Competitive pressure is changing the landscape of air travel and traditional national airlines need to adapt to the new environment. The situation is particularly complex and uncertain in Europe due to the Brexit talks. However, if the outcome of the negotiations will be a truly liberalized access to the European air space, Brexit may actually benefit consumers and the whole industry in Europe.
A worldwide challenge for traditional airlines
In Asia, Singapore Airlines, historically considered a pacesetter, has recently struggled because of increased competition by Emirates and Qatar Airlines on its routes to Asia, and reported a net loss of US$99m for the first quarter of 2017. Many of the big Asian airlines, affected by geopolitical and economic instability – the terrorism escalation and recent bans imposed by the US (for example the laptop ban) –, are struggling too. Emirates in May revealed that profits plummeted 82% in the last year – its first profit decline in five years -; Qatar is under severe pressure due to the request by some Middle Eastern neighbors to end alleged ties with Islamic terrorism.
In Europe, the liberalization of the slot acquisition system and the increased presence of low-cost operators have put significant pressure on many inefficient traditional airlines. Alitalia is a particular significant example. After having filed for bankruptcy in 2008, the airline has recently fallen into administration. Similarly, the fact that British Airways just a few weeks ago grounded 459 flights and 75,000 passengers due to a prolonged IT breakdown and is now dealing with a series of strikes due a dispute over cabin crew pay describes another important example of a national airline struggling to perform.
It’s Brexit time
The examples above show how competition and market forces are shaping the landscape of air travel, making traditional national airlines obsolete. However, the situation in Europe is not easy for low-cost companies either due to the increased uncertainty on the future of the EU-UK relationship after Brexit and barriers to entry to the European space for non-European airlines.
Indeed, discordant results are emerging. If Ryanair in 2016/2017 obtained €1.31b in post-tax earnings, the other UK-based low cost-competitor, EasyJet, plunged into its worst first-half loss in six years (£236m pre-tax losses for the sixth month ending of March 31).
Kenny Jacobs, Marketing Director of Ryanair said in March:
“Nine months after the Brexit referendum we do not know which effects it could have on the aviation sector. […]It is worrying that UK government seems not to have a plan to maintain the full liberalization of UK skies with the EU if the Open Skies Agreement will not remain in force”.
Indeed, thanks to the European Open Skies Agreement, European companies (currently including Ryan Air and Easyjet) can freely connect any two points in the Union, having only to compete for slots’ acquisition. But in case of a “hard Brexit” this regime would stop for UK operators: they would be forced at least to acquire an Air Operator Certificate (AOC) in another EU country to be allowed to operate in the European market. A further complication is the protectionist restriction, established by European licences and flying rights, requiring airlines planning to operate within the EU to have more than 50% of their shares controlled by EU Member states or nationals. Currently all of the UK companies (EasyJet, International Airlines Group (IAG) – the holding company of Aer Lingus, British Airways, Iberia and Vueling -, Ryanair) would not respect this requisite once the UK will leave the EU. UK airlines will have to identify ways to induce British stakeholders to sell shares to EU investors. Considering the difficulty to raise funds in this sector, the picture for UK carriers looks increasingly grim.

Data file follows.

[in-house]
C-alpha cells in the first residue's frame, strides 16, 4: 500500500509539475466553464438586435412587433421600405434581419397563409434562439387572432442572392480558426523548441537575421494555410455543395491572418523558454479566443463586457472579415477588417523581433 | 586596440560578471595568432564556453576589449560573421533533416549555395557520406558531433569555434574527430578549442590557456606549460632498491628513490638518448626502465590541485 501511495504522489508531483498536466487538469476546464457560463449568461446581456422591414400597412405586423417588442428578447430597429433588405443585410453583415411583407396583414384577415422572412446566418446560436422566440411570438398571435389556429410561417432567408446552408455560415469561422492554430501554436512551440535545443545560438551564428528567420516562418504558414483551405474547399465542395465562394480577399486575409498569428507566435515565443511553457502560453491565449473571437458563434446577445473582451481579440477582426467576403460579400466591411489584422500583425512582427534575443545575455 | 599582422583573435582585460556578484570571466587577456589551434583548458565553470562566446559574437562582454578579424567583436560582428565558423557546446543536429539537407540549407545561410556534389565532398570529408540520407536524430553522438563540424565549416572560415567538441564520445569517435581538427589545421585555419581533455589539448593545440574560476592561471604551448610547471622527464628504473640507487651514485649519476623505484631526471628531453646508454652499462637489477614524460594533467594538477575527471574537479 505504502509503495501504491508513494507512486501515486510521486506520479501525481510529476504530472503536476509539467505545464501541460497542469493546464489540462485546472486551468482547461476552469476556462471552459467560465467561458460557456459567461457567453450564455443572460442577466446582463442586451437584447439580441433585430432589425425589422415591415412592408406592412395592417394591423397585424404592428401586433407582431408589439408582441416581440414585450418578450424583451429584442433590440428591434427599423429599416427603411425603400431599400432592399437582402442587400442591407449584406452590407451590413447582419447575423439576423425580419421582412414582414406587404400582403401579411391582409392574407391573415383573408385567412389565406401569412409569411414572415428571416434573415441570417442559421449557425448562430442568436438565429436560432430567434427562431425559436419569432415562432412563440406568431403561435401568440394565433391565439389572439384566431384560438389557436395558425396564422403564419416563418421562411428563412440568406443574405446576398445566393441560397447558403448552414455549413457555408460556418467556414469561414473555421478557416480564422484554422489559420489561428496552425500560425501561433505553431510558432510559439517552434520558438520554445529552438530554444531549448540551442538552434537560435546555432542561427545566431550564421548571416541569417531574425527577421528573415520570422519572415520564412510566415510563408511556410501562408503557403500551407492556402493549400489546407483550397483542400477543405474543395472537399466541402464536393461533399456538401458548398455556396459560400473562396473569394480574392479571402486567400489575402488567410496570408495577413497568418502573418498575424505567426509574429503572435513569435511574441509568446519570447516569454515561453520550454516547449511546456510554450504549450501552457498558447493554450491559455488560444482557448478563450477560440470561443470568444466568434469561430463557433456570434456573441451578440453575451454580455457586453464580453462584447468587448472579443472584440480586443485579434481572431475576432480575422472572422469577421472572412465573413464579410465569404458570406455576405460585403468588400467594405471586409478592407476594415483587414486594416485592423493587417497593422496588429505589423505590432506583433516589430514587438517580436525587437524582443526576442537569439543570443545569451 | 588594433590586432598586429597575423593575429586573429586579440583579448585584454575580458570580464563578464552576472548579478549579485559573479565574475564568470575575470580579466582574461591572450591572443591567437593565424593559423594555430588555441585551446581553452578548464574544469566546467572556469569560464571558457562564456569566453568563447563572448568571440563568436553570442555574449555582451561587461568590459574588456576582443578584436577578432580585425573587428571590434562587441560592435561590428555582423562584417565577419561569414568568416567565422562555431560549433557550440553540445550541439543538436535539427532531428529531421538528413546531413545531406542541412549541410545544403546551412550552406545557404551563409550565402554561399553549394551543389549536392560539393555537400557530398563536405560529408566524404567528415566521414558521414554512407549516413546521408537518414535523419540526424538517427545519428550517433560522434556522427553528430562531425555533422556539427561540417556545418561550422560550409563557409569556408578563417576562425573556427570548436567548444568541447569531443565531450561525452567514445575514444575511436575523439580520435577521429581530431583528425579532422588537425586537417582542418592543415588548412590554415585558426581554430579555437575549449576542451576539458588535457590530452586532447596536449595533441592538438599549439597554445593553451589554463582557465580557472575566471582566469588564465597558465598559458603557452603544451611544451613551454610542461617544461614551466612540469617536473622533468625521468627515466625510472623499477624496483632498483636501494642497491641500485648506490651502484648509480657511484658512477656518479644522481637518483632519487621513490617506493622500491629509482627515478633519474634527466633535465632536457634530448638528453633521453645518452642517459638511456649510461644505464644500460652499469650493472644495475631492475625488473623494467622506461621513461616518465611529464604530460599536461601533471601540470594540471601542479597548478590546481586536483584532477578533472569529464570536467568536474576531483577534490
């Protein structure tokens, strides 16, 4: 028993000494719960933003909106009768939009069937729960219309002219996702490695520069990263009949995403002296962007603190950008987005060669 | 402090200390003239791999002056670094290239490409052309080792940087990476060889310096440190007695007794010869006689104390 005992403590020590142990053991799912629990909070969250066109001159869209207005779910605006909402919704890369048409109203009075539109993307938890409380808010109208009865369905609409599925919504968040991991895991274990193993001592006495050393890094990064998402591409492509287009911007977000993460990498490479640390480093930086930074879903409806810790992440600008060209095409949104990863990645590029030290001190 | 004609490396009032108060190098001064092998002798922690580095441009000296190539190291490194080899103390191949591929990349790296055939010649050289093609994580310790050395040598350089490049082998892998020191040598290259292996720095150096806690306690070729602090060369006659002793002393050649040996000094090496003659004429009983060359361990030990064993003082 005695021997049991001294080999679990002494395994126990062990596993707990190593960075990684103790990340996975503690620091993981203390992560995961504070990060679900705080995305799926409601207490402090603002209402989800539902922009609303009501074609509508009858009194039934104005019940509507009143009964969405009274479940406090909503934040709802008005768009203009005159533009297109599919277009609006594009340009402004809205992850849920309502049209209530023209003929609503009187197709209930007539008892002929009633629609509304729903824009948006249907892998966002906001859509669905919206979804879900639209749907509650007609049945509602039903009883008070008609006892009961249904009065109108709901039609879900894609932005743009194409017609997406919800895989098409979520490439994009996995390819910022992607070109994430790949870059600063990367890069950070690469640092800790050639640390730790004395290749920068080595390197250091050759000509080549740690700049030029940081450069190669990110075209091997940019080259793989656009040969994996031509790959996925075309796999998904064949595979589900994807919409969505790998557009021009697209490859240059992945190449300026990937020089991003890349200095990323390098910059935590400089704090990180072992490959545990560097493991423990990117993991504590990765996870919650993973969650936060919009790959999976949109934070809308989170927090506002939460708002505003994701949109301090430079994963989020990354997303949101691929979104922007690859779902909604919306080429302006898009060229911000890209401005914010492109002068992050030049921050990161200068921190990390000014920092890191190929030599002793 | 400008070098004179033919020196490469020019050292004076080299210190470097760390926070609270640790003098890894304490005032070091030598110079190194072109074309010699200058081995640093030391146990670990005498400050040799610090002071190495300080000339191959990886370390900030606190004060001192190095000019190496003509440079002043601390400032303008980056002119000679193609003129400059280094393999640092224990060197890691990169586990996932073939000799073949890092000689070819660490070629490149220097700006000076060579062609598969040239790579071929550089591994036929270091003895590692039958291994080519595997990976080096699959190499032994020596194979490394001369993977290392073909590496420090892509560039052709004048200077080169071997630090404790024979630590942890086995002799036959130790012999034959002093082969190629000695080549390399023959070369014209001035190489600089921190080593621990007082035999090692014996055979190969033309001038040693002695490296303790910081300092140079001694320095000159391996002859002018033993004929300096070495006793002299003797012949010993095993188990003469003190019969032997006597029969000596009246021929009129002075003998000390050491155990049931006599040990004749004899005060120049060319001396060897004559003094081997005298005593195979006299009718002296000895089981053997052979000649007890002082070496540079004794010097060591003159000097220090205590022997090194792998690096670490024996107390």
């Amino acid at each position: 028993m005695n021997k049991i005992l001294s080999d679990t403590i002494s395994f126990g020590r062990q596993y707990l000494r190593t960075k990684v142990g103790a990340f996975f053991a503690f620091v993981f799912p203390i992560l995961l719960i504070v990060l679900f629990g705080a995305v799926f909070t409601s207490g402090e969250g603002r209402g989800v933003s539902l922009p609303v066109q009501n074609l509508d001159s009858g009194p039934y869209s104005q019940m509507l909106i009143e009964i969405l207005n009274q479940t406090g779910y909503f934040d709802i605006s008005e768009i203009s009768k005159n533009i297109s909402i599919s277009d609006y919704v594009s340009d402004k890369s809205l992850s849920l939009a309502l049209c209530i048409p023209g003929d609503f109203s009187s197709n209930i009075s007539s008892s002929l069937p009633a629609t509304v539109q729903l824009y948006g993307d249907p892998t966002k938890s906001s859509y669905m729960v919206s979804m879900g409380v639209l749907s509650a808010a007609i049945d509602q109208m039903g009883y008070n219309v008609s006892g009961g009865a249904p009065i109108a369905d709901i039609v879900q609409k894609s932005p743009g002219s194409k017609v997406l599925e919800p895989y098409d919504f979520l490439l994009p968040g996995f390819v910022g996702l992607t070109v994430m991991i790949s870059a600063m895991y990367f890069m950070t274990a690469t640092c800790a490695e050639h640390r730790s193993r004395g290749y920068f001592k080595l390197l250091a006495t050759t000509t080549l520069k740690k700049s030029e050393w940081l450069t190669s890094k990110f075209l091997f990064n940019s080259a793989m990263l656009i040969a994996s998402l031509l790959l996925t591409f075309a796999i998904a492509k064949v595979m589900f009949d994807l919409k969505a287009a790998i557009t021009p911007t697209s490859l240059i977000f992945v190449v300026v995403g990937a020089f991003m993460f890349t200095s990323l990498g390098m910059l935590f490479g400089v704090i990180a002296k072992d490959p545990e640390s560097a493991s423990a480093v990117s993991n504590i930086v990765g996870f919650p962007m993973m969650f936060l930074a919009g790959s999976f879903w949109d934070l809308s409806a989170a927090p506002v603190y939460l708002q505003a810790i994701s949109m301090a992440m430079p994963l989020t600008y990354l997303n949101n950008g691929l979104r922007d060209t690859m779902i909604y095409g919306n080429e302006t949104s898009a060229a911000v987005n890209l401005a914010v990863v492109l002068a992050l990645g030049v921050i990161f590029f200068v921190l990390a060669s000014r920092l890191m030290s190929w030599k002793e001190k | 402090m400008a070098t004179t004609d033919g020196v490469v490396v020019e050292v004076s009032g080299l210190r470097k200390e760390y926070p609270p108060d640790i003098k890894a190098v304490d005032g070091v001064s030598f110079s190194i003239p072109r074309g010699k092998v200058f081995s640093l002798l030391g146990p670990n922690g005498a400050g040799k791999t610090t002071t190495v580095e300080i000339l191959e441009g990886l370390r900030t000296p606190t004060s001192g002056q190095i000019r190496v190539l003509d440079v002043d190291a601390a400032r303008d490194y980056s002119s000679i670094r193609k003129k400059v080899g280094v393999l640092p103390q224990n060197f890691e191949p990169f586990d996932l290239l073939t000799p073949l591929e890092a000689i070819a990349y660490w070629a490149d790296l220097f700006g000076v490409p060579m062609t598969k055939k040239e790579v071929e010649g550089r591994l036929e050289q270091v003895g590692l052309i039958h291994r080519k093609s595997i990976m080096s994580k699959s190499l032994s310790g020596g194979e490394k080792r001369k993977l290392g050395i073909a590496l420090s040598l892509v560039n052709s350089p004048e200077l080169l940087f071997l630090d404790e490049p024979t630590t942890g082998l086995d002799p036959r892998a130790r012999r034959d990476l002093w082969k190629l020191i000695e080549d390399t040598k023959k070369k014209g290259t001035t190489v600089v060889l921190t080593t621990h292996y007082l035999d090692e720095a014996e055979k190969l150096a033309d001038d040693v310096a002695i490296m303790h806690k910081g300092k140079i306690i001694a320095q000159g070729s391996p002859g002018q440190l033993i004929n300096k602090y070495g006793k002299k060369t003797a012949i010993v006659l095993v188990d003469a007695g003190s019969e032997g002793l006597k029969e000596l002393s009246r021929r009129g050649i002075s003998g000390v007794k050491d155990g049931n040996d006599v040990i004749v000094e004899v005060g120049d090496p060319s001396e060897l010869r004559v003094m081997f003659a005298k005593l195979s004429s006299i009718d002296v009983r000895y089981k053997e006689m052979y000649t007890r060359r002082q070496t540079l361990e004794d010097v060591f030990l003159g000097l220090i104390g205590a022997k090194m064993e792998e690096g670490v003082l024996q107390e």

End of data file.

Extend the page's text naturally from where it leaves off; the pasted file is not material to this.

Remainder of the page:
Not surprisingly, EU traditional companies are trying to seize the opportunity to foreclose the European market to UK rivals. Indeed, companies like Lufthansa already gave hostile declarations on the possibility that the British carriers can have easy access to EU civil aviation space.
Brexit actually may be an opportunity for the European sector
In spite of this climate of uncertainty, we believe that Brexit talks may actually represent an opportunity for the European civil aviation sector to consider drastic reforms and remove barriers to entry for non-European airlines that are harming consumers and the sustainability of the industry. It is time for the whole industry (including key players and politicians in various member states) to embrace the effects of competition (within and outside the EU) and liberalizations. In particular, the rule that only European-controlled companies should be allowed to operate flights in European space is unacceptable and clearly disadvantageous to European consumers.
It is also apparent that inefficient state-owned airlines are seriously struggling. It will be therefore essential to consider a serious process of privatization of national airlines and (following the example provided by the US) air control. At the same time, we hope that the UK government, also, will put the discussion of the European open skies agreement at the top of their agenda. If the sector will embrace change and politicians will not interfere with competitive forces in the attempt to protect national interests, the future of European and British civil aviation may actually be more prosperous that it appears to be now.